The following populist message is brought to you by concentrated wealth.
Photo: Chip Somodevilla/Getty Images
Tom Steyer decided to run for president last month because, in his view, none of the Democratic Party’s 20-plus presidential candidates had demonstrated a serious commitment to solving “the overriding issue” besetting our republic — the corrosive influence of concentrated capital on our politics.
“I was watching how this campaign was going, and in my opinion, the overriding issue today is that the politics of our country, the government, has been taken over by corporate dollars,” Steyer explained to The Atlantic. “We have a broken government as a result of corruption from corporations. The solution to that, the only solution to that, is retaking the democracy and returning the power to the people.”
But before the superrich hedge-fund manager could get corporate money out of politics, he needed to get more billionaire cash into it: To qualify for September’s Democratic primary debates, Steyer would have to assemble 130,000 small-dollar donors — and four polls showing him boasting at least 2 percent support — a tall task for a man with little name recognition, in a race already glutted with vanity campaigns. Or, more precisely, a tall task for a man who didn’t have $1.6 billion at his disposal.
On Thursday, Steyer announced that these investments had paid off; the billionaire was now the proud owner of a small-dollar-funded “grassroots” campaign:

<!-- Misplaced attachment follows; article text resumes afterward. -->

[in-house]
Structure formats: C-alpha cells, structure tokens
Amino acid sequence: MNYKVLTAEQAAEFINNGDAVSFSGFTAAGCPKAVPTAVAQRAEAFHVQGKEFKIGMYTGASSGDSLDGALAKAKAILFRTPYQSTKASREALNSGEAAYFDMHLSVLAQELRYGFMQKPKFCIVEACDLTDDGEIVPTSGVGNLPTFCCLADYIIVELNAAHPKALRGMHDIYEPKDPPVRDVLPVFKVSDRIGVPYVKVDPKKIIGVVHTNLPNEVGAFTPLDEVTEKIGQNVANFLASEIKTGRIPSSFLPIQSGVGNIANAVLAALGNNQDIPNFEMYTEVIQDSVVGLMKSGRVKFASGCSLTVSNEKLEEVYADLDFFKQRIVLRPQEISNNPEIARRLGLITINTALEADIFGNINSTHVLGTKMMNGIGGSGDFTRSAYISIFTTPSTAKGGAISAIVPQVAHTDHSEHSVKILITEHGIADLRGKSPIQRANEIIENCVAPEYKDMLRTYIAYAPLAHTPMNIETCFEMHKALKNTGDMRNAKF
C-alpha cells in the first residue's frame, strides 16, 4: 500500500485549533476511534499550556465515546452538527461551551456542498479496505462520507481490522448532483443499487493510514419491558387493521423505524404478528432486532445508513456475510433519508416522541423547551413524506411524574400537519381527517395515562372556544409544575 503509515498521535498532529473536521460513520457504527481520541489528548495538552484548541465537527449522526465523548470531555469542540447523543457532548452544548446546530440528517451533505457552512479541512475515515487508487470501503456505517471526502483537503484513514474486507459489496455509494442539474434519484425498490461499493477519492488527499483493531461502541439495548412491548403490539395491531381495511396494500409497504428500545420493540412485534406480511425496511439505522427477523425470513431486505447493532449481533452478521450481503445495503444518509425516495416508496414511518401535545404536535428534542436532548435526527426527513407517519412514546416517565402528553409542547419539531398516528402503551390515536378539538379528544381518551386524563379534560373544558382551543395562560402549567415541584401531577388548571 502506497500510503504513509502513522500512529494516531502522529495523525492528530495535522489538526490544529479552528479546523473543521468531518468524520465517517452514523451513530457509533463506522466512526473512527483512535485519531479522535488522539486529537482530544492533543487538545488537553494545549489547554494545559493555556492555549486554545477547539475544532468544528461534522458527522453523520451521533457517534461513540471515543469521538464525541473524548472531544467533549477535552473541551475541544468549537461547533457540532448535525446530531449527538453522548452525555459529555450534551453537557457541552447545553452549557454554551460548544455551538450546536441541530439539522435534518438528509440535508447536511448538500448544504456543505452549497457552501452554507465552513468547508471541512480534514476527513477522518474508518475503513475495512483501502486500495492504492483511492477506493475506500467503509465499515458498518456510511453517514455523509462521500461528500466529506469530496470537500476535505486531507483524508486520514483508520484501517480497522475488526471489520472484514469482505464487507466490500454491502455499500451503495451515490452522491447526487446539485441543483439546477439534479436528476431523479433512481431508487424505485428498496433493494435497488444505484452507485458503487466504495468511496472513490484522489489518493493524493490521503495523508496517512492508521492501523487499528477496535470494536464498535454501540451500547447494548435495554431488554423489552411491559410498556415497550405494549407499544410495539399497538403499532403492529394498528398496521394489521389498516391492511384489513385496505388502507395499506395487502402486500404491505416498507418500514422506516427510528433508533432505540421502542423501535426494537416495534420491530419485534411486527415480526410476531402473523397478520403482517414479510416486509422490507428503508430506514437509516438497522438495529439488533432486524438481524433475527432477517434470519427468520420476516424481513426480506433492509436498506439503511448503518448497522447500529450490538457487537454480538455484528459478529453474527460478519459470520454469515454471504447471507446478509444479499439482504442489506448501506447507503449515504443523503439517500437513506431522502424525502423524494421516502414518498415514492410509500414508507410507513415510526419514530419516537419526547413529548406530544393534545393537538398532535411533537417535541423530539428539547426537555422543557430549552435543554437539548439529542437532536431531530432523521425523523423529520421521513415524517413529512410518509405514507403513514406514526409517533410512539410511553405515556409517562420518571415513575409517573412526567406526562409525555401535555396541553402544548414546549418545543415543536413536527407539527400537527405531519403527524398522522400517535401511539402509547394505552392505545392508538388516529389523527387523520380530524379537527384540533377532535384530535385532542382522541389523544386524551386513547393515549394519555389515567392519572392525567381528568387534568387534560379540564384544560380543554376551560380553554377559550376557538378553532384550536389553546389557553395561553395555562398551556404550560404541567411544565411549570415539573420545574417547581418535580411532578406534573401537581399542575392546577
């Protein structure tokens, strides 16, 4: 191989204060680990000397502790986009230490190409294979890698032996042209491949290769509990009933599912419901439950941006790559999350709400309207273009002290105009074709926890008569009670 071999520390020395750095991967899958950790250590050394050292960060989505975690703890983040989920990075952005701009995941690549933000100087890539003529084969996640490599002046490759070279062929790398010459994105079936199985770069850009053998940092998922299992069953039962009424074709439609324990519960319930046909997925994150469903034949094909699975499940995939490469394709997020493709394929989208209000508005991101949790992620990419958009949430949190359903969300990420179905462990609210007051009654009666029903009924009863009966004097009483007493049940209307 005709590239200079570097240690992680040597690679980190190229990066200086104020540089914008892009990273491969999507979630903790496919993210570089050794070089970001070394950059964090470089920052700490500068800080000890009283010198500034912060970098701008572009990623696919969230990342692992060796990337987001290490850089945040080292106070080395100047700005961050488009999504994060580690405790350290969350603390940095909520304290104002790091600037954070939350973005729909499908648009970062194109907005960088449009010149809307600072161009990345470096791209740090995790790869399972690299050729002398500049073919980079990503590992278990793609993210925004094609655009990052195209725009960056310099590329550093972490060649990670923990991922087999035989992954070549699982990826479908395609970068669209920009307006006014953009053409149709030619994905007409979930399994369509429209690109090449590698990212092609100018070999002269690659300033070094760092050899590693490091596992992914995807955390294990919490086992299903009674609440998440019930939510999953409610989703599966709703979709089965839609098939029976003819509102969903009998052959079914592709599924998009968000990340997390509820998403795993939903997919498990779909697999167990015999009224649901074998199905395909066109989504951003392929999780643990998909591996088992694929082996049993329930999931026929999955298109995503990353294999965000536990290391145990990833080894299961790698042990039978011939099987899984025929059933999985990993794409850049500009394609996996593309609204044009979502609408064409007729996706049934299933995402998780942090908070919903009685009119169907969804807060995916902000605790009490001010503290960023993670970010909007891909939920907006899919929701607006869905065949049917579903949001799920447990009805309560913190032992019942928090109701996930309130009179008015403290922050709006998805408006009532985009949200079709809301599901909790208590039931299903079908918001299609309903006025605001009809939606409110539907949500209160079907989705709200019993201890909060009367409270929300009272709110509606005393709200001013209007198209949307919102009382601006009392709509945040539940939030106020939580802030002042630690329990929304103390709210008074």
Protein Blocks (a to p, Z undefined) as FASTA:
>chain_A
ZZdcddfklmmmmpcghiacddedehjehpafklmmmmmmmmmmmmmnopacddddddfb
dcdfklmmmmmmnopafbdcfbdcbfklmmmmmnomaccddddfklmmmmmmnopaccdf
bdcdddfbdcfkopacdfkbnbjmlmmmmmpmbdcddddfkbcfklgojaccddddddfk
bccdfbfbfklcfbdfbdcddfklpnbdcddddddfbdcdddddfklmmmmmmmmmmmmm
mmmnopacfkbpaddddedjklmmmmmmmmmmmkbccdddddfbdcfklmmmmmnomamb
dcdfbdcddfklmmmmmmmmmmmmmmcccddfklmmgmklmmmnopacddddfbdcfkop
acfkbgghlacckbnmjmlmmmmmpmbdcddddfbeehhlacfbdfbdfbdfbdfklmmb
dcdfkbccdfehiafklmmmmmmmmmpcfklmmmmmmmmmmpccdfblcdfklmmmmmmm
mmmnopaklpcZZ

The distinction that Steyer implicitly draws between the political spending of plutocrats like himself and that of corporations isn’t entirely baseless. Businesses exist to generate profits. And minimizing taxation, the bargaining power of workers, and firms’ obligations to compensate the public for the external costs of production (such as the adverse health outcomes produced by pollution) are all excellent ways of maximizing profitability. Thus, corporate political investments almost invariably pull economic policy rightward. The individual winners of late capitalism’s lottery, however, can be more idiosyncratic. While most billionaire donors are reactionaries, some are genuine liberals who are less interested in marginally increasing their gargantuan net worths than they are in advancing their ideological goals (or enjoying the status that comes with conspicuous displays of social conscience, or preventing more pathologically avaricious plutocrats from kicking out the foundations of the social order they all sit so comfortably atop).
At this sorry juncture in our polity’s history, the left needs its bleeding-heart billionaires. It would just be nice if the few we’ve got didn’t have a thing for lighting their money on fire. Steyer has invested in many worthwhile causes. But with the $10 million that he has already spent on his presidential campaign, the man could have fully bankrolled roughly 66 Democratic state legislative campaigns. Add in the $50 million Steyer shelled out on his pointless Need to Impeach ad campaign — and the $90 million more he plans to spend on his 2020 bid — and he could buy his party 1,000 well-funded state legislative candidates. Or, if he’s tired of supporting actually viable political causes, he could use those funds to spare roughly 40,000 people from dying of malaria.
But hey, why flip statehouses or save lives when you can launch a quixotic bid for the Democratic nomination? After all, who could possibly be a more credible messenger on the “overriding issue” of money in politics, or Donald Trump’s unfitness for office, than a billionaire whose only qualification for the presidency is his immense personal wealth?